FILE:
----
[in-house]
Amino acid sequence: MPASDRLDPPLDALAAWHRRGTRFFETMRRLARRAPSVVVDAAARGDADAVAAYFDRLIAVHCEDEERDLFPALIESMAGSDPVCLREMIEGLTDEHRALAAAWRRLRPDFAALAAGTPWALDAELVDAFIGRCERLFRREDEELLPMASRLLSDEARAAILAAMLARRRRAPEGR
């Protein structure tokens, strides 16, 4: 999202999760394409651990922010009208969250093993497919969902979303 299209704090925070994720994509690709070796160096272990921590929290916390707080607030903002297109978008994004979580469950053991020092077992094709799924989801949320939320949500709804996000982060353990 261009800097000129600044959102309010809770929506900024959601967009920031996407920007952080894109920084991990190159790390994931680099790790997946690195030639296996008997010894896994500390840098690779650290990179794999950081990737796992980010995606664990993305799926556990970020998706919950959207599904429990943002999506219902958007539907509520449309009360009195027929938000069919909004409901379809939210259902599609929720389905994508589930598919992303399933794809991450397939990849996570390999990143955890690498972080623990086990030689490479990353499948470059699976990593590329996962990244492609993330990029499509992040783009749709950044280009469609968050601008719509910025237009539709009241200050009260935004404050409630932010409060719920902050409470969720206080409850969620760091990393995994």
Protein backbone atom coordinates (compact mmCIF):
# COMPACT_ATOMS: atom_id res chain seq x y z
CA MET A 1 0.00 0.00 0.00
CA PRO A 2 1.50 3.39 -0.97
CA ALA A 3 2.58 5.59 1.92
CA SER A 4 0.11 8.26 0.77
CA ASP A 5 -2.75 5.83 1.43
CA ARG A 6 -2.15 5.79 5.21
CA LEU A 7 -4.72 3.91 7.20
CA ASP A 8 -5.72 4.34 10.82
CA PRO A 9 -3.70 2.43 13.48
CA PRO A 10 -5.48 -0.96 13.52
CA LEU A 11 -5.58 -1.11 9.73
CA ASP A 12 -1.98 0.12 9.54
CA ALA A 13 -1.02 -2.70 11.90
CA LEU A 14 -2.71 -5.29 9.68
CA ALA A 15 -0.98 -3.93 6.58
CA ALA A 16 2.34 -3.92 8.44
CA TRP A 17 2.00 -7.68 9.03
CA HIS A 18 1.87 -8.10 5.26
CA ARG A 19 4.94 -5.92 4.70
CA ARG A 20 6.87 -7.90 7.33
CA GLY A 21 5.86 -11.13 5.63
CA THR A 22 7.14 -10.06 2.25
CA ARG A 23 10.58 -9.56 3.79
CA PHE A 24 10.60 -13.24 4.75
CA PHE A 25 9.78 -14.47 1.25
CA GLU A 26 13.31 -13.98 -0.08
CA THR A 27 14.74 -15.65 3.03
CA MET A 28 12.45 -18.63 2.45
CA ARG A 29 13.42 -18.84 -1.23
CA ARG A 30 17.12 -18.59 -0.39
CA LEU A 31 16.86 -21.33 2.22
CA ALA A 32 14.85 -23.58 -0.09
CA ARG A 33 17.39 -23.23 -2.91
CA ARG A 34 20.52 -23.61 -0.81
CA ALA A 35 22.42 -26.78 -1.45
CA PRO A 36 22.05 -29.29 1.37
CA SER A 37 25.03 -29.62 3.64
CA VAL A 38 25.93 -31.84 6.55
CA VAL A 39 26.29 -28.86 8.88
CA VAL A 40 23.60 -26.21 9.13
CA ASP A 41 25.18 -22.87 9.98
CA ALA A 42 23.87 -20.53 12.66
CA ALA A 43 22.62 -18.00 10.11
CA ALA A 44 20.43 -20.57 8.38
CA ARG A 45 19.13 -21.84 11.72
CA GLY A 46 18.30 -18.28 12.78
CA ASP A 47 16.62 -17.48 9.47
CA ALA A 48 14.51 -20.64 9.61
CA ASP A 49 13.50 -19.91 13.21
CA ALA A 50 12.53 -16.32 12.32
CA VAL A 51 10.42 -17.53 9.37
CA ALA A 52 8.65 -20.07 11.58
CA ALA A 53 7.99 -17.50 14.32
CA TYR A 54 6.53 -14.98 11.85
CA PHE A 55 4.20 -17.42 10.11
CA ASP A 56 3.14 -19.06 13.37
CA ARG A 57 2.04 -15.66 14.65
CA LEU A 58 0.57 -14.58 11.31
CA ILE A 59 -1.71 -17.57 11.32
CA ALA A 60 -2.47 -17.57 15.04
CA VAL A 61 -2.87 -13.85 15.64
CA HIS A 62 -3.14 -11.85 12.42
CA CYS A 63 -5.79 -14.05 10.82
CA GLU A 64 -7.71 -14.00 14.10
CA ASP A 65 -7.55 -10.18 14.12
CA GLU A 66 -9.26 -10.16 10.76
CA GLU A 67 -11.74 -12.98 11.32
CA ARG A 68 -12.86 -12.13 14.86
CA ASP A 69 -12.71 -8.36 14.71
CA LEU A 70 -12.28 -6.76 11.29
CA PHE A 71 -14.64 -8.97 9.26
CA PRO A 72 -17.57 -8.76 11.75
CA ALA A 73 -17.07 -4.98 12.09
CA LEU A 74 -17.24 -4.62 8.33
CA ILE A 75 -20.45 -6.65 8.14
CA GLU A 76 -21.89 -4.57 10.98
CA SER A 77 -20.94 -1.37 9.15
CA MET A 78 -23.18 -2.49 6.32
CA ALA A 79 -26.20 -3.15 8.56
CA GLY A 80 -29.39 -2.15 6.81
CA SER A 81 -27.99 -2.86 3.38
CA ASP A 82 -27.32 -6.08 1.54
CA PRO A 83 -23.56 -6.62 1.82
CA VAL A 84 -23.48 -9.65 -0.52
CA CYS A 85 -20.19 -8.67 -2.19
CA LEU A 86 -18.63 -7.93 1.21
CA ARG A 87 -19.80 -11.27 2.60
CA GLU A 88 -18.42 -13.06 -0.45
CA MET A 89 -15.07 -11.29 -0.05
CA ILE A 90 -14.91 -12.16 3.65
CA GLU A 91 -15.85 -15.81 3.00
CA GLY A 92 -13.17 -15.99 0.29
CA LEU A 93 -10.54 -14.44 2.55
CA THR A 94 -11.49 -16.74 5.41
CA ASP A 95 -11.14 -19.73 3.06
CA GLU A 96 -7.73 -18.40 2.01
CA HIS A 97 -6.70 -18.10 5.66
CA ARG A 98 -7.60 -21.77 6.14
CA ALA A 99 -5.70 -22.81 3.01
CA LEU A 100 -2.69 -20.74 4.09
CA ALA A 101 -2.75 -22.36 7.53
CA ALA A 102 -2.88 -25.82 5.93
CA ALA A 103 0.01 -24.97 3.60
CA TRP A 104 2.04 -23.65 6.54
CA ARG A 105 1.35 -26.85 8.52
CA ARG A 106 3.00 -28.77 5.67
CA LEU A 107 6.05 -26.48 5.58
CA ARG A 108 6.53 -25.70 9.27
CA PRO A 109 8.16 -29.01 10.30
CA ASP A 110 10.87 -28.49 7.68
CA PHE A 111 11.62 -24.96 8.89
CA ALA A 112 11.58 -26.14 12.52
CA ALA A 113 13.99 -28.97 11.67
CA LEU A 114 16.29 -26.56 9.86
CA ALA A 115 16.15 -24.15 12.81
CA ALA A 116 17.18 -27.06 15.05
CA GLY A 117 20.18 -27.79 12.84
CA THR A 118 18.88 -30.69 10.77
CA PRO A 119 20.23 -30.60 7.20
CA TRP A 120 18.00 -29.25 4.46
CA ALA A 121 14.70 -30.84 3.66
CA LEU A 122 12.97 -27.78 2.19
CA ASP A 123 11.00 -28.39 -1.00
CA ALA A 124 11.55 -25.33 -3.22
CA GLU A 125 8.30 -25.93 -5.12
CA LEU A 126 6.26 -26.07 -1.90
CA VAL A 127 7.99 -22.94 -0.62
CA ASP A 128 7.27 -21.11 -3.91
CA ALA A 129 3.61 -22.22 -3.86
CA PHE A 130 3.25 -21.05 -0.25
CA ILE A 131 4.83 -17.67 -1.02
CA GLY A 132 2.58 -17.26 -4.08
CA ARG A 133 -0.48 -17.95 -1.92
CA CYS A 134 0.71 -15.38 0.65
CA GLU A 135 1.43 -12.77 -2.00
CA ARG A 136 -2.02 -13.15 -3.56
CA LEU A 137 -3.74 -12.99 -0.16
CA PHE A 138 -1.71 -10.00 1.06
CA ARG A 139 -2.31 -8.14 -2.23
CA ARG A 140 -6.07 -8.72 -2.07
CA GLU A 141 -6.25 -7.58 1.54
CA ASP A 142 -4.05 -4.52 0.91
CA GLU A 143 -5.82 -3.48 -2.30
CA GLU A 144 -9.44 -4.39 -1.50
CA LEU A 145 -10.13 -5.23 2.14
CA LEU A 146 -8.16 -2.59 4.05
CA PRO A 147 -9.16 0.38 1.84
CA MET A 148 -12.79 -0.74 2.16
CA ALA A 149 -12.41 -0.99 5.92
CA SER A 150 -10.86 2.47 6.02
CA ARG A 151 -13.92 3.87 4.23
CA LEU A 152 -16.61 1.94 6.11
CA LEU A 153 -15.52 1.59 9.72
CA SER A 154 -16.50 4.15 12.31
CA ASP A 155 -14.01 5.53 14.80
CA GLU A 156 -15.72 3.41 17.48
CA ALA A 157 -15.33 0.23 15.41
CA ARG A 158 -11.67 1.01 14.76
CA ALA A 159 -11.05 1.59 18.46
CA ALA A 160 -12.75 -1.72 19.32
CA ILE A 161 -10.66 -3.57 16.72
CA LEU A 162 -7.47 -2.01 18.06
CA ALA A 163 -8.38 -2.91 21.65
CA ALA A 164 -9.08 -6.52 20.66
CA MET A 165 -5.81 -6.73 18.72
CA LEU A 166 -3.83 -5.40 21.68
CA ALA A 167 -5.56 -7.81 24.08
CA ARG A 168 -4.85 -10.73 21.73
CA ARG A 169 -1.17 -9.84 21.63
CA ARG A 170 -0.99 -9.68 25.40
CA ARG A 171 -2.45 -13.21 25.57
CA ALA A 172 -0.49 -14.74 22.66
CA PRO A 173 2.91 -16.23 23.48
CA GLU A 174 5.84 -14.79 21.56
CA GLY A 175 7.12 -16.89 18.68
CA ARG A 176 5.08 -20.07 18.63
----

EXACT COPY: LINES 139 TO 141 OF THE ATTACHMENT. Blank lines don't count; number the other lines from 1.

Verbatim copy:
CA CYS A 134 0.71 -15.38 0.65
CA GLU A 135 1.43 -12.77 -2.00
CA ARG A 136 -2.02 -13.15 -3.56